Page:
Do your parents have long term insurance that can supplement care at home? Find out how you can access the policy (have your parent put you on the list of those the insurance company will speak with).

Was your parent a Veteran? There are a variety of financial and care services offered through the VA for service-related injuries. See the resource list below for ways to contact the VA.

Downsize and De-Clutter Slowly but…Sooner Rather Than Later

#3. Downsizing

This concept is as much a frame of mind as it is an activity, and when you look at downsizing as zen like activity ( one that can be an opportunity to reminisce remind and find what is truly important to your parents and to you. Label things you want and where they came from because in a few years your forget the history of an object and be desperate to remember the events that surround the long-held item. Frame this event and process as a stroll down memory lane as you go through artifacts, papers and possessions that are your life history, you never know, you may end up on Antiques Roadshow!

Start Your Education on Care Options

#4. Care Options

Once you determine your parent’s goals you can start to look at care services for that environment. So if your parents want to stay at home then start your search and education on home care options. If your parents want to move into a senior living community, start there. If they want to sell their home and downsize to a smaller home in say, your neighborhood, see what that would look like. Many Realtor’s have additional education and training and earn a special senior designation (Senior Real Estate Specialist ) meaning they specialize and have unique knowledge in working with seniors.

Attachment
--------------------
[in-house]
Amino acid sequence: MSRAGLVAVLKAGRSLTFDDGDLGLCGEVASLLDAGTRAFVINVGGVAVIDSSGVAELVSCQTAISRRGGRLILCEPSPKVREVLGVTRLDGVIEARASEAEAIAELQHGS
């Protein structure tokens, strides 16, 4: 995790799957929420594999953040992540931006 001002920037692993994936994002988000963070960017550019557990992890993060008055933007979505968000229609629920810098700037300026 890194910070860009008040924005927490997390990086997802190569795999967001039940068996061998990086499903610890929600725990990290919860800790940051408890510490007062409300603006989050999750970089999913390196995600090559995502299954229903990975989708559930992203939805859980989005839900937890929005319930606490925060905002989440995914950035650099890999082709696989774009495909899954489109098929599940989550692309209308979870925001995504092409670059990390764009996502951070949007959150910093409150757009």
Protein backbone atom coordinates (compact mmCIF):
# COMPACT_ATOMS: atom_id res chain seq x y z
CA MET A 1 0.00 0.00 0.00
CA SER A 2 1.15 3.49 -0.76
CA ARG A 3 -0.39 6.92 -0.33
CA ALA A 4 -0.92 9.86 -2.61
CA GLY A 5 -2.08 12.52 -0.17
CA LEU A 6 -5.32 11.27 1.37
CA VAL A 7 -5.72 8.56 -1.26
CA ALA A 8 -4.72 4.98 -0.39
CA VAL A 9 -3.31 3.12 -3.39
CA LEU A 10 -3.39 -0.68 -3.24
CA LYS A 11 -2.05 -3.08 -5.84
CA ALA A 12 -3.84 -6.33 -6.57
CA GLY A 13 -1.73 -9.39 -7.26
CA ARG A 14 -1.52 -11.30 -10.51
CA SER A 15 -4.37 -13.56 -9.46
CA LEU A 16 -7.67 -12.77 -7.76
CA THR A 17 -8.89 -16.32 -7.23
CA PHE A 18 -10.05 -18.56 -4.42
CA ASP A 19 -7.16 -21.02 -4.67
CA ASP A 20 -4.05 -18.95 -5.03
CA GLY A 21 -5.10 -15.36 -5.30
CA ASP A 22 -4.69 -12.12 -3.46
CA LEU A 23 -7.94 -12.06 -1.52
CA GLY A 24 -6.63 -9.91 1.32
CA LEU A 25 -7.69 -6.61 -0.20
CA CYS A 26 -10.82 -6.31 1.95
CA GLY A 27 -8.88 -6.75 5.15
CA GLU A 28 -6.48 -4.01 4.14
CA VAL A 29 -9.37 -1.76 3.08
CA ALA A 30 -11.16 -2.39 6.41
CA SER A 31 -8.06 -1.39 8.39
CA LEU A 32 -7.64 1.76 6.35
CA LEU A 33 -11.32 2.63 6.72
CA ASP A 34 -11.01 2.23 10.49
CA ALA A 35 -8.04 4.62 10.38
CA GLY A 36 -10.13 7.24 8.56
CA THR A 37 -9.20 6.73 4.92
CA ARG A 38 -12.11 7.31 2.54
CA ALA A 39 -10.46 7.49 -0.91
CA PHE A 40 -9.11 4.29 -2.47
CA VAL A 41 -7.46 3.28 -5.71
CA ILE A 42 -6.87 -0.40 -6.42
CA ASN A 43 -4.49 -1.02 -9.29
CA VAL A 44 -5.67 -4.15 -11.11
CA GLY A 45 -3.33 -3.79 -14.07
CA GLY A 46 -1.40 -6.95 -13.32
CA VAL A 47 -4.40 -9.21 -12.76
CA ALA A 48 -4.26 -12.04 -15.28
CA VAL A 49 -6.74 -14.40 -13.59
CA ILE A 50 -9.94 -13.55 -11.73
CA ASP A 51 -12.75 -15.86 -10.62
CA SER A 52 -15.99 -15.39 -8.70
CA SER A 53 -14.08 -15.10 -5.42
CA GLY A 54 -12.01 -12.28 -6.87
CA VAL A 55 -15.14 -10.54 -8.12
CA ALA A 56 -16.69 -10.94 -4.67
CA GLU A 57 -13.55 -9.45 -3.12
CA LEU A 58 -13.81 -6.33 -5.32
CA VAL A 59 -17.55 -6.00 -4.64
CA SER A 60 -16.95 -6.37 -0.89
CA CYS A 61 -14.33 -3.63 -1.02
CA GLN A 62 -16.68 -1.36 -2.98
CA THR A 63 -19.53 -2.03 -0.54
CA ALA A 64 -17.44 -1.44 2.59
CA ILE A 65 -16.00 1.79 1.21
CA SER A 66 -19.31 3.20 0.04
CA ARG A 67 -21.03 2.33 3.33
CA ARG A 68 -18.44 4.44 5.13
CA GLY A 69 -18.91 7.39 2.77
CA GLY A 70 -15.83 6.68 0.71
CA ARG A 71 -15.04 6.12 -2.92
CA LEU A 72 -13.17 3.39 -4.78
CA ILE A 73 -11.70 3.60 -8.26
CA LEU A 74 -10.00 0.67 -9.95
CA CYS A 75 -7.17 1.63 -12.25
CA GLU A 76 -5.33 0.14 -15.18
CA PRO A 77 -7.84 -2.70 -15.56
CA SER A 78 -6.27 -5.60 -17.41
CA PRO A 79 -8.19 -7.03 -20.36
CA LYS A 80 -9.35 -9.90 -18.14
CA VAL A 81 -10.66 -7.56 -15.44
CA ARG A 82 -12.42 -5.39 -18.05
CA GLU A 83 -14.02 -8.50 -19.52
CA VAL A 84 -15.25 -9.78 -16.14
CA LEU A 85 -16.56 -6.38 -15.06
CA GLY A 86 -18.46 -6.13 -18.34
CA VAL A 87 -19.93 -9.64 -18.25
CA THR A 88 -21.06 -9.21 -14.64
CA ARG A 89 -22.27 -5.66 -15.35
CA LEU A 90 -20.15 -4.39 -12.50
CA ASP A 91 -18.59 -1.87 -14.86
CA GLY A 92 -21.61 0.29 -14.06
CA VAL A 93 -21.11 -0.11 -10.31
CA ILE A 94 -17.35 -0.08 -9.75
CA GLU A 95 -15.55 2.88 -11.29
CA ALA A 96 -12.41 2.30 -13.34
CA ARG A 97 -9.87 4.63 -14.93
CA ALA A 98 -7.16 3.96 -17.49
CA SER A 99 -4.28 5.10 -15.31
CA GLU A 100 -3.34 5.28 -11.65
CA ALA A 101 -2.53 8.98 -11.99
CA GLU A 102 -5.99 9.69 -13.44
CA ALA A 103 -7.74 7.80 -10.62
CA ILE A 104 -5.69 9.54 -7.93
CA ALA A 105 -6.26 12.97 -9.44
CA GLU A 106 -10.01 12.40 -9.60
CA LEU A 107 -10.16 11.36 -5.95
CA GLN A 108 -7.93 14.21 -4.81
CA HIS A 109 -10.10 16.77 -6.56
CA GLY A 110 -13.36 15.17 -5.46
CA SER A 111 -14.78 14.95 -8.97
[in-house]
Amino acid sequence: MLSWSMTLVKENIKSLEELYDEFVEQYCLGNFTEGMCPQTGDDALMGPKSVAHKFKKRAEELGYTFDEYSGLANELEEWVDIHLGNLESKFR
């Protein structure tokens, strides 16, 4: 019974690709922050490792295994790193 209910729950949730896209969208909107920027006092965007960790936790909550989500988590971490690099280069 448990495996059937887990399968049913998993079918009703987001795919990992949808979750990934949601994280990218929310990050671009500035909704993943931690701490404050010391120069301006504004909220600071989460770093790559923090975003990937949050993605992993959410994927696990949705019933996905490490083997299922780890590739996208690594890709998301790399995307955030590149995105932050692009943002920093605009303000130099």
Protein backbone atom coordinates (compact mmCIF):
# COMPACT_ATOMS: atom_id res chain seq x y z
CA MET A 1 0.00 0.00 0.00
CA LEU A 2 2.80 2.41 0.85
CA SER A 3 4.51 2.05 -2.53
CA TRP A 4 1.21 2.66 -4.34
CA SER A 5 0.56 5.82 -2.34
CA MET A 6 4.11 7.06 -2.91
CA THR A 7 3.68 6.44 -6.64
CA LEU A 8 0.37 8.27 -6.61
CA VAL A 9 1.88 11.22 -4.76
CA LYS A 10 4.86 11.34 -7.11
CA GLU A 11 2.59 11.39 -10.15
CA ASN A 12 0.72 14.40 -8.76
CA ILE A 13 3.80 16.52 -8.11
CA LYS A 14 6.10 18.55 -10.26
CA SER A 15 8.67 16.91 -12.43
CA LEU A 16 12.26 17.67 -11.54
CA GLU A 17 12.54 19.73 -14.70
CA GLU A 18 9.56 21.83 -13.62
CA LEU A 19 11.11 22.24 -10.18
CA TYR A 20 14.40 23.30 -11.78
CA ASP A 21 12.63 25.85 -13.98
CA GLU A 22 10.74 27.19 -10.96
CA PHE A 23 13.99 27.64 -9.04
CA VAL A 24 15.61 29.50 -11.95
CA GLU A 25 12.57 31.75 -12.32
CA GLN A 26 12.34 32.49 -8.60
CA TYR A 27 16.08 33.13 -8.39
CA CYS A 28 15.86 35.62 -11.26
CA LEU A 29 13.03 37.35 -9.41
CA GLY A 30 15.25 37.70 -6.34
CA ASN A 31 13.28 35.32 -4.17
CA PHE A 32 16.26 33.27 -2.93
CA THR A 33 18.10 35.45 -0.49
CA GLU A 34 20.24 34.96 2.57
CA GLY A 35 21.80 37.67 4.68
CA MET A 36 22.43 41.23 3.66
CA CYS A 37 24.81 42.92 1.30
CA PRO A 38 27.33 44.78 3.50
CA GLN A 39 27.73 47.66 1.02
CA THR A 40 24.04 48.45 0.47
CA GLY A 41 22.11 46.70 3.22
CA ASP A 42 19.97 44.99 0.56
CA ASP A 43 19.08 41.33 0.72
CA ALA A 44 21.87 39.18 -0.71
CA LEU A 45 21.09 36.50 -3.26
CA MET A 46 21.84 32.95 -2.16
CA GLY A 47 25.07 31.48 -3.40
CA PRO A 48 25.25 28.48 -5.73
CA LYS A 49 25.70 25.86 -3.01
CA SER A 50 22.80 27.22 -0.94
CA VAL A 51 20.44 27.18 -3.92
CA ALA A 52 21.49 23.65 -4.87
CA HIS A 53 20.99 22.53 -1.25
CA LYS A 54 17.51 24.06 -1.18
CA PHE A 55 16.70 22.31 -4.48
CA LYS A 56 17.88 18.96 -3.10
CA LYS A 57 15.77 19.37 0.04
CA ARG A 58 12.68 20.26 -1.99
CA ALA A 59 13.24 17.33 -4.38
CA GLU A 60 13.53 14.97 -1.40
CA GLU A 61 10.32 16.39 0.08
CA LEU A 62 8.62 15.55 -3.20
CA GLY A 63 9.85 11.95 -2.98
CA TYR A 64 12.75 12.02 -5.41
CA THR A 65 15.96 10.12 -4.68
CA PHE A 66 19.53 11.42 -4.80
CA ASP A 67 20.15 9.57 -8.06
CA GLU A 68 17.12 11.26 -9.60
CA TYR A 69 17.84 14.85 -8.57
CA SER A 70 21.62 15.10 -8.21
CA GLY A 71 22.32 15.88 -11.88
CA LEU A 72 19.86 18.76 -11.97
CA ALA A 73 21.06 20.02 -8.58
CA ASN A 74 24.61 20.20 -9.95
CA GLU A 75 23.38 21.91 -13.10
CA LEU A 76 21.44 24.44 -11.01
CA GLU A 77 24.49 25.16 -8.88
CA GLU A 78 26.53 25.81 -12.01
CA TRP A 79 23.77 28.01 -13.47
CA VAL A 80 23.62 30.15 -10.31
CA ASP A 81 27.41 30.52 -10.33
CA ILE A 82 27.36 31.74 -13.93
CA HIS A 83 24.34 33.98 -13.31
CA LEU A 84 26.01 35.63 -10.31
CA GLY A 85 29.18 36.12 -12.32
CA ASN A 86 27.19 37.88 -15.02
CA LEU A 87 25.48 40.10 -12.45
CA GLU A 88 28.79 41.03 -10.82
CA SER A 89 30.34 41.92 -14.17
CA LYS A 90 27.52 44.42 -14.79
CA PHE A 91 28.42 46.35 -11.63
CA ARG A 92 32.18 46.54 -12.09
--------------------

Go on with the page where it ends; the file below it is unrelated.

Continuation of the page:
Each area, home care, assisted living and senior communities deserve their own unique article and information, however, this article will get you on the path to finding a family goal and strategy.

Self Care Is Critical

#5. Self care is survival

Even if you have loads of support if you are or will be the primary caregiver for your parent or parents you now have new responsibilities and roles that you must incorporate into your work and family life. It is critical that you recognize that this is additional and as much as it might be your super power be kind to yourself. Before, during and after this journey. Build into the caring process time for you what ever makes you relax and rejuvenate find it and do it…often. Find what brings you joy and do it, share it and plan it. Build these self nurturing actives into your life as you get ready for this new part of life journey. Ask for help and accept it when offered. May of us have gone through this and many are going through it just as you are right now. Take solace on this and know there are tons of way to garner support and help you are not alone. Some are listed below and in times like these google is your friend.

There are so many different aspects to think about but these 5 points will get you on your way. If you have questions pop on over to my website to the Q and A section;

Here is to your newest aging adventure


National Council on Aging ( which help people aged 60+ meet the challenges of aging by partnering with nonprofit organizations, government, and businesses.

VA Caregiver Support Line by calling 1-855-260-3274. The VA Caregiver Support Line is available Monday through Friday 8a to 8p EST. In addition, you can visit the VA Caregiver Web site at to learn more. 

The Alzheimer’s Association 24/7 Helpline at 1-800-272-3900. In addition, is the federal government portal to information on Alzheimer’s disease and related dementia care.